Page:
answered correctly and the difference between the two scores).

2.2.1 Motive for rational integration: Master rationality Motive Scale

Master Rationality Motive Scale (MRMS, Stanovich, 2011) measures the construct of rational motivation
(felt need for rational integration). It combines questions from few other scales, mostly measuring cognitive
styles or personality. MRMS consists of 15 questions. Five questions are new (items 8 - 13), but all others used
from different scales and inventories. We used 6 point Likert scale (1 completely disagree to 6 completely
agree). Scores could range from 15 (little motive for rational integration) to 90 (high motive for rational
integration). Internal consistency of MRMS was examined by Hank, avojov, and Ballov Mikukov
(2014) and was quite low (Cronbachs alpha = 0.638); the means score in our sample was 57.33 (SD=8.25).

Raw score transformed to IQ scores gave these descriptive results: MIQ=106.8 (SD=15.5).
Vladimra avojov / Procedia - Social and Behavioral Sciences 174 (2015) 2211 2218 2215

3. Results

First, we analyzed whether there are significant differences between the directions of conclusion within the
valid problems. There was no significant difference between Valid-Believable preferred (and Valid-Believable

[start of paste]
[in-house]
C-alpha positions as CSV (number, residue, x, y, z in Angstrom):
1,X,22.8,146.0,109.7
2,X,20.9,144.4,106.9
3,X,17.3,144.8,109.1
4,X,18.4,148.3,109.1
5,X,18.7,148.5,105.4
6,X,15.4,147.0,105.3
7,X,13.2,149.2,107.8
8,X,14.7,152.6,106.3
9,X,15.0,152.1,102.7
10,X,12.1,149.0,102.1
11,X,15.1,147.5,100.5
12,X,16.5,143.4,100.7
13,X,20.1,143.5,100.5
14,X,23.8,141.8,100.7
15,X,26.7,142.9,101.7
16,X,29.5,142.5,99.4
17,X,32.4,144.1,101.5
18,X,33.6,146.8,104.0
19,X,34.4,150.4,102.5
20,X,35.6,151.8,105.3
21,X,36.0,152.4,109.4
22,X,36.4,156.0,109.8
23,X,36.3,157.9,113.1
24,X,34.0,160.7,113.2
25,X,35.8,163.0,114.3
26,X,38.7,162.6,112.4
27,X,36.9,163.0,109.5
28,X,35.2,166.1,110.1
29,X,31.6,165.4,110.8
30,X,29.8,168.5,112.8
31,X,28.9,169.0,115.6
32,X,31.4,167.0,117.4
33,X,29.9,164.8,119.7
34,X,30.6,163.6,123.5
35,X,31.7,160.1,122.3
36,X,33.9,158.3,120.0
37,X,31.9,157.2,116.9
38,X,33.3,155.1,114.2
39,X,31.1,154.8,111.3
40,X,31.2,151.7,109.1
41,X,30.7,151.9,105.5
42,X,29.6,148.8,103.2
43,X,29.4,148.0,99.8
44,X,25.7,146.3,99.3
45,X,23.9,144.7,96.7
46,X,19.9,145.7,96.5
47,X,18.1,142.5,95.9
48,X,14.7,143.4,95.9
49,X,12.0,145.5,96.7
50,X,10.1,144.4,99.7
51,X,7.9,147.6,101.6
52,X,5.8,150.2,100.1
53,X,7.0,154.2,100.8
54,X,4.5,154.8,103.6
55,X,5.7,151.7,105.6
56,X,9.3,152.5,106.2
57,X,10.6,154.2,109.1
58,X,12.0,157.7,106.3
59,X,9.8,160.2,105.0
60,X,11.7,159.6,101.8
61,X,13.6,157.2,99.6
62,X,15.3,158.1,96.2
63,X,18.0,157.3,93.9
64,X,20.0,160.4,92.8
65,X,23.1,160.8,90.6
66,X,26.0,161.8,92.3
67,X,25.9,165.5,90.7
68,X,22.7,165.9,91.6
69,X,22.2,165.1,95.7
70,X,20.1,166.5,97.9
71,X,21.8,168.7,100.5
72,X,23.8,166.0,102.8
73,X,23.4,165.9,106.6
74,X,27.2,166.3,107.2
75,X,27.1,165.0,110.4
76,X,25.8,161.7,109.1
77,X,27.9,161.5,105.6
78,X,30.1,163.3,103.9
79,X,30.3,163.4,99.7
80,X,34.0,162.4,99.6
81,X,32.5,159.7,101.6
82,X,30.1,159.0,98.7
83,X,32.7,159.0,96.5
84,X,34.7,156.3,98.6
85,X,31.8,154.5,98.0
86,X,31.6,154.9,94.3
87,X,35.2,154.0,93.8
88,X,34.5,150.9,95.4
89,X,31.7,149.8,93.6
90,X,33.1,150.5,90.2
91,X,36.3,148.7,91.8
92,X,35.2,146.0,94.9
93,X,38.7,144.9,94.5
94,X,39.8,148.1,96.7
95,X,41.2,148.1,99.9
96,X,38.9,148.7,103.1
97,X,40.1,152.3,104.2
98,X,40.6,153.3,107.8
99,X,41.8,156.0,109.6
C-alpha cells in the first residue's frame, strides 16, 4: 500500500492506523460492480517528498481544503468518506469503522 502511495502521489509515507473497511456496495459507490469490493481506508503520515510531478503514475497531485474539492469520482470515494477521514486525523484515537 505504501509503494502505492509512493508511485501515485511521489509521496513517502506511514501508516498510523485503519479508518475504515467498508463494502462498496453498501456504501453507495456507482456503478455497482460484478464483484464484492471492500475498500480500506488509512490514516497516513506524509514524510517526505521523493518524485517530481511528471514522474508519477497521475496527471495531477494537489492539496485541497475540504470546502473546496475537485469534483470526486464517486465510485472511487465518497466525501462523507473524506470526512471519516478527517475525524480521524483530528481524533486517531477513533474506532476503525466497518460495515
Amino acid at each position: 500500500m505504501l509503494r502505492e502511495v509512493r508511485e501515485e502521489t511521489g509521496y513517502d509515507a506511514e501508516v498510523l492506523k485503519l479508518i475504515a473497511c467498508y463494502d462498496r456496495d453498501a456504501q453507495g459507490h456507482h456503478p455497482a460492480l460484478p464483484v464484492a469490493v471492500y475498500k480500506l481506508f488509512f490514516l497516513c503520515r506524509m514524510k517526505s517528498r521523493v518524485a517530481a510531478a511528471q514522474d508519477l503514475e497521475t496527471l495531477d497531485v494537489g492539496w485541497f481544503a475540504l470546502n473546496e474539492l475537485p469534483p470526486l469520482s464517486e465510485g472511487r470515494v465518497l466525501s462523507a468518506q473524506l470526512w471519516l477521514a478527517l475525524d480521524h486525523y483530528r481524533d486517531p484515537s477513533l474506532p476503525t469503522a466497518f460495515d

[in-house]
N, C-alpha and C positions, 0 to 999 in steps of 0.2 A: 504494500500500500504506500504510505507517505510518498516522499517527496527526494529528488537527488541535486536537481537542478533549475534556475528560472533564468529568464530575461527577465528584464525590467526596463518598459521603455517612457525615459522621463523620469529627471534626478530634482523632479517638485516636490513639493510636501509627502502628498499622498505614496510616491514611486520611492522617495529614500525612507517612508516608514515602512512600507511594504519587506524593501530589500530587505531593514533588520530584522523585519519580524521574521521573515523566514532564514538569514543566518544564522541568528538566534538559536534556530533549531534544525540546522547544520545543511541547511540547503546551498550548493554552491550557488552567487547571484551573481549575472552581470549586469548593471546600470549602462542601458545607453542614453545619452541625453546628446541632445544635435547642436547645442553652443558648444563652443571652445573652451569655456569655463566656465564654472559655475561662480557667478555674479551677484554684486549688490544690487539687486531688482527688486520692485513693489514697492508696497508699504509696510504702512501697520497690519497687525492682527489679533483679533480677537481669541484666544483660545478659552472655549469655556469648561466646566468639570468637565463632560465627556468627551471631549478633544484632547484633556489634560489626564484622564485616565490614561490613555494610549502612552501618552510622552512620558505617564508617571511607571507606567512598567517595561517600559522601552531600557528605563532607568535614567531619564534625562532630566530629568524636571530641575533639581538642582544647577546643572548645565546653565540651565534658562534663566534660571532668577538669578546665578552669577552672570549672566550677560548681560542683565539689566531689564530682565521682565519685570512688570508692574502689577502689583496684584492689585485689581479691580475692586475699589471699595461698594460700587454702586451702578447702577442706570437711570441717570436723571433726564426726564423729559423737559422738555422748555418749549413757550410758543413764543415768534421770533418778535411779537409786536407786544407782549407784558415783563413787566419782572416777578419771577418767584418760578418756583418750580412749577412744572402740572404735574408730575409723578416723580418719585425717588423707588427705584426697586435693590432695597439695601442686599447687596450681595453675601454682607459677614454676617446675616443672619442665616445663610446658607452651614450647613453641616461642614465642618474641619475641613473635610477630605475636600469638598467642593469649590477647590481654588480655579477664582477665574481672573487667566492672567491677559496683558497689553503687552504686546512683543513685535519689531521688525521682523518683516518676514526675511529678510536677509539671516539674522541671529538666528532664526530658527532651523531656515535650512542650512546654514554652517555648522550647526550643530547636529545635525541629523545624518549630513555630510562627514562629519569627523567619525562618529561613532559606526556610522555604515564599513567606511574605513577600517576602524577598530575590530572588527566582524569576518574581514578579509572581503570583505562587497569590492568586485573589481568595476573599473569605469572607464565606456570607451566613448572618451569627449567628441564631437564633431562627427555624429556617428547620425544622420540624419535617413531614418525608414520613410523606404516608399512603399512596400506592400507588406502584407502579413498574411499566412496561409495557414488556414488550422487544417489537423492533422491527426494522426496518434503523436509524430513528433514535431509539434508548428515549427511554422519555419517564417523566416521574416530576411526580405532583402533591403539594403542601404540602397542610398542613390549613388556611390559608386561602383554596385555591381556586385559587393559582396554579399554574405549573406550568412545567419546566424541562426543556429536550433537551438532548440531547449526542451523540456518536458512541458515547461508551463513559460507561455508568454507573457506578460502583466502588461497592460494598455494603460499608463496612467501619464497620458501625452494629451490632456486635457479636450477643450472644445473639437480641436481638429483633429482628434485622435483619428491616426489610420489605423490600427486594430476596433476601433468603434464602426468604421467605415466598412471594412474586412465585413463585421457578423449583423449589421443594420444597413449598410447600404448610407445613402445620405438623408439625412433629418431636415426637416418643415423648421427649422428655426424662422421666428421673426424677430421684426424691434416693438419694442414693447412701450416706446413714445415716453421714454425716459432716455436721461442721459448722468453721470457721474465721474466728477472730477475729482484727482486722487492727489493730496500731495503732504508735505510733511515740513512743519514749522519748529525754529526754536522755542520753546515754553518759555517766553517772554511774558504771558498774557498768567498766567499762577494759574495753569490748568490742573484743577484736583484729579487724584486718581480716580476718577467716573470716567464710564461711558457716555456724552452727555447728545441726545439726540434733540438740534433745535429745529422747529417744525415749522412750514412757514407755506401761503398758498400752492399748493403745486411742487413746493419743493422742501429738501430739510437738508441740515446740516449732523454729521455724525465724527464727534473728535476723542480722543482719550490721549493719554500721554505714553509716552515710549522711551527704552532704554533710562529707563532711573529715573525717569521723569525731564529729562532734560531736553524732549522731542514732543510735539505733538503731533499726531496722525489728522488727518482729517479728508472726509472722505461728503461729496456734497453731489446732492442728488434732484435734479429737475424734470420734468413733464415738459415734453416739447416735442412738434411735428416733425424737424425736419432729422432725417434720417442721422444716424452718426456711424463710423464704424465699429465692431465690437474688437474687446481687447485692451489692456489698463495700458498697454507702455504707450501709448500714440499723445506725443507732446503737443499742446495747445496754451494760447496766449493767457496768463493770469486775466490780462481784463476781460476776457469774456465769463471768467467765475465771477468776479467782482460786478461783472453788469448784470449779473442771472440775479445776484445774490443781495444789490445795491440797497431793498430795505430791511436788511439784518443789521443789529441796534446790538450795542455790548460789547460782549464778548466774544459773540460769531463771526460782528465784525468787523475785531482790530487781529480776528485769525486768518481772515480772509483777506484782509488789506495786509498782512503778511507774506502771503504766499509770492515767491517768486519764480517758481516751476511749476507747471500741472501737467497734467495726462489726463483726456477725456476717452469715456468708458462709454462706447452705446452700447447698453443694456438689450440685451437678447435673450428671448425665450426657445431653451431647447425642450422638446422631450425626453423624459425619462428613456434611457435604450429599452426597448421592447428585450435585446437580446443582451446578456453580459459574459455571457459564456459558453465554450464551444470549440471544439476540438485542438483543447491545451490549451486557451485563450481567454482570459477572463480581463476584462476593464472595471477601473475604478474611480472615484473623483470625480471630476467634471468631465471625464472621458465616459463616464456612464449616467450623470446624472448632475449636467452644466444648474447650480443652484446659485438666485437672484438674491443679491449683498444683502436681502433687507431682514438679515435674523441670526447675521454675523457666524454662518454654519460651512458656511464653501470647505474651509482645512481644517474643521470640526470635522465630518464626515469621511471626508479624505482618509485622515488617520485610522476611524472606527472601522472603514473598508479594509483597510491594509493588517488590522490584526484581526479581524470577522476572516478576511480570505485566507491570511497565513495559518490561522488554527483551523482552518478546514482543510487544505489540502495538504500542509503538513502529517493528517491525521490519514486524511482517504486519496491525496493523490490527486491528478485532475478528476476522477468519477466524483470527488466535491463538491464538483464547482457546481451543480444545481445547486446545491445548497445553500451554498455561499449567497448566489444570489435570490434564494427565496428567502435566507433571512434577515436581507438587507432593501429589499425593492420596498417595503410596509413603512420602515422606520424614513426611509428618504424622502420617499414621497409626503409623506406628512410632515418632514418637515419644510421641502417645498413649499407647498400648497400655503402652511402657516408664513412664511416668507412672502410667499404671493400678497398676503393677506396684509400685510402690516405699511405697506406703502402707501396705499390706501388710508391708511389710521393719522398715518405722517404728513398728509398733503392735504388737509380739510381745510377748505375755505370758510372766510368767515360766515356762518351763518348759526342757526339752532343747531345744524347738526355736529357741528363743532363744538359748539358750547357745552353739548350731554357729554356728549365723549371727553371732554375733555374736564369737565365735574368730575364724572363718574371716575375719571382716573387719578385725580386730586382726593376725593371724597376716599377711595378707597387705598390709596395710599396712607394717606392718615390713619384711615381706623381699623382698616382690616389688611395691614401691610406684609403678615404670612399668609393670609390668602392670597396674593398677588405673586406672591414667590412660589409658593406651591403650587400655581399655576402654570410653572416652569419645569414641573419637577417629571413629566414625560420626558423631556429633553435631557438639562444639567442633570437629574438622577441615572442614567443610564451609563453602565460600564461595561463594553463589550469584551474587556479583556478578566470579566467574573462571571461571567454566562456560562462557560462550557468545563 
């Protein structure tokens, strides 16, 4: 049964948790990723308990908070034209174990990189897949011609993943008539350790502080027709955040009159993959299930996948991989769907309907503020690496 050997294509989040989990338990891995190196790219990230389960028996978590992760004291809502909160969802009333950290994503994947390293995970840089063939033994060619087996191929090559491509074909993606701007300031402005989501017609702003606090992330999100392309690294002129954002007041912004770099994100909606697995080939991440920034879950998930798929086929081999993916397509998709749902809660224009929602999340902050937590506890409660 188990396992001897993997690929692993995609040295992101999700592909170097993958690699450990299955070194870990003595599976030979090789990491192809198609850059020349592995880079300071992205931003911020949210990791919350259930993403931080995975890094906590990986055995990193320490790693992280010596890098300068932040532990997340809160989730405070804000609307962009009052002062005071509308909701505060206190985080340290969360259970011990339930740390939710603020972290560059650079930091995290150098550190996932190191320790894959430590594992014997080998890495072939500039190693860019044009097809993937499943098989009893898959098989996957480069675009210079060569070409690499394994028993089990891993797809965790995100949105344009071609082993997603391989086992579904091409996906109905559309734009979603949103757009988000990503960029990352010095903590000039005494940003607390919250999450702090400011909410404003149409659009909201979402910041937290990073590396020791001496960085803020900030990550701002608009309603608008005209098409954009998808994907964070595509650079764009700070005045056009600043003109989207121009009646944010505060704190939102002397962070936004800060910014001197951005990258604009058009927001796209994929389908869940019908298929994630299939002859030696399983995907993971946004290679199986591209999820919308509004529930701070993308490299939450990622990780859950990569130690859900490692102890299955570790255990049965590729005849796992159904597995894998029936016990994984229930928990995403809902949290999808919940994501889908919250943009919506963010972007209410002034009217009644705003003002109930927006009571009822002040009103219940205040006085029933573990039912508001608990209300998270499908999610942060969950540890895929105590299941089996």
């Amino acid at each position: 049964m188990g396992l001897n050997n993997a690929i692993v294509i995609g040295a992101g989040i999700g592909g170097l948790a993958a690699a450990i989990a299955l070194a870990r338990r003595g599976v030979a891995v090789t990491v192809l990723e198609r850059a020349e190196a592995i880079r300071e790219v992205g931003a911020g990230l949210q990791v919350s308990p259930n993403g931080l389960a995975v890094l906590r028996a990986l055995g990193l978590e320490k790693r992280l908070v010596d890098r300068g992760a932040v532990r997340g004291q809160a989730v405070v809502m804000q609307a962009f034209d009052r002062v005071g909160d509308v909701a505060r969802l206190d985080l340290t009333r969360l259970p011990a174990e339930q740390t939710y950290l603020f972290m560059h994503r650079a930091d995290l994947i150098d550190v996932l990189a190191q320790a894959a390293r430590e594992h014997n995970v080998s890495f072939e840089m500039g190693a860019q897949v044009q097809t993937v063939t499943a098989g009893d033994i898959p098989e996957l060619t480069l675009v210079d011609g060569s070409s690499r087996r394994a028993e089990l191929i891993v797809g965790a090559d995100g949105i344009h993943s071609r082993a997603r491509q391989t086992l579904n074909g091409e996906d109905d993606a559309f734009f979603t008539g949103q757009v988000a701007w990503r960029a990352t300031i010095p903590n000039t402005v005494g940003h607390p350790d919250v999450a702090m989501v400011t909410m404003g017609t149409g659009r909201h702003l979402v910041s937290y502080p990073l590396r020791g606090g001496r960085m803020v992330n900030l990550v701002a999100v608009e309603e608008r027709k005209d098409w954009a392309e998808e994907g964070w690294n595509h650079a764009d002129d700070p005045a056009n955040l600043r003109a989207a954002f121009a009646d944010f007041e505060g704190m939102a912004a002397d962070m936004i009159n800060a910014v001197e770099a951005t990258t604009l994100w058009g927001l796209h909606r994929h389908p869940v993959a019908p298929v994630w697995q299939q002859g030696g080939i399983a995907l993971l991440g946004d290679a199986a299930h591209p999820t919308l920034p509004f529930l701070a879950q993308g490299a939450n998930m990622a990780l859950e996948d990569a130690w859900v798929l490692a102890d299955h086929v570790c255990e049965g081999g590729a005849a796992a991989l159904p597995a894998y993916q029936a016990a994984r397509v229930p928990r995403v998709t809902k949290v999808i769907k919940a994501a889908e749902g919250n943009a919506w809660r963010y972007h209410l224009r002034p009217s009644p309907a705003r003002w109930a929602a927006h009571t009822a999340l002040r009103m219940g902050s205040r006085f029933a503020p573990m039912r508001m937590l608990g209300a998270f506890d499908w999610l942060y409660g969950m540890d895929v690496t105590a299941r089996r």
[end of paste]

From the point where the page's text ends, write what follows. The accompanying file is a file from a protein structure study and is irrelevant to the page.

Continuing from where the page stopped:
non-preferred problems (2=2.488, p=.072) in accepting problem as valid. However, there was difference in
accepting unbelievable solutions as valid depending on the conclusion direction (2=23.507, p<.001).
Significantly more participants rejected conclusion as valid when it was unbelievable. In case of invalid
problems, there was no difference in accepting invalid conclusions (2=1.854, p=.103) between preferred and
non-preferred direction, but again, there was difference in accepting invalid conclusion (2=3.469, p=.041)
between preferred and non-preferred direction. The main effect of conclusion direction seem to be for
unbelievable conclusions, where preferred direction leads to higher logical competence (accepting valid and
rejecting invalid conclusions when the solution is unbelievable).

Table 1 Descriptive statistics for all problems according to conclusion direction, validity and belief
believable unbelievable

preferred non-preferred preferred non-preferred

valid % of accepted answers 65,9 73,9 67,4 38,5

mean score (SD) 0,66 0,73 0,67 0,39

invalid % of accepted answers 65,7 55 17,4 44,3

mean score (SD) 0,33 0,45 0,83 0,55

We also examined difference between believable and unbelievable conclusions after combining preferred
and non-preferred direction of conclusion. In general, more people accepted believable (50.2%) rather than
unbelievable (31.1%) conclusion, when preferred and non-preferred conclusions were combined. Also more
people accepted invalid conclusion when it was believable (37.6%) than when it was unbelievable (9.3%),
when preferred and non-preferred conclusions were combined. Logical competence of participants was
manifested by the fact, that in general, they accepted more valid than invalid conclusions (50.20% vs. 37.6% in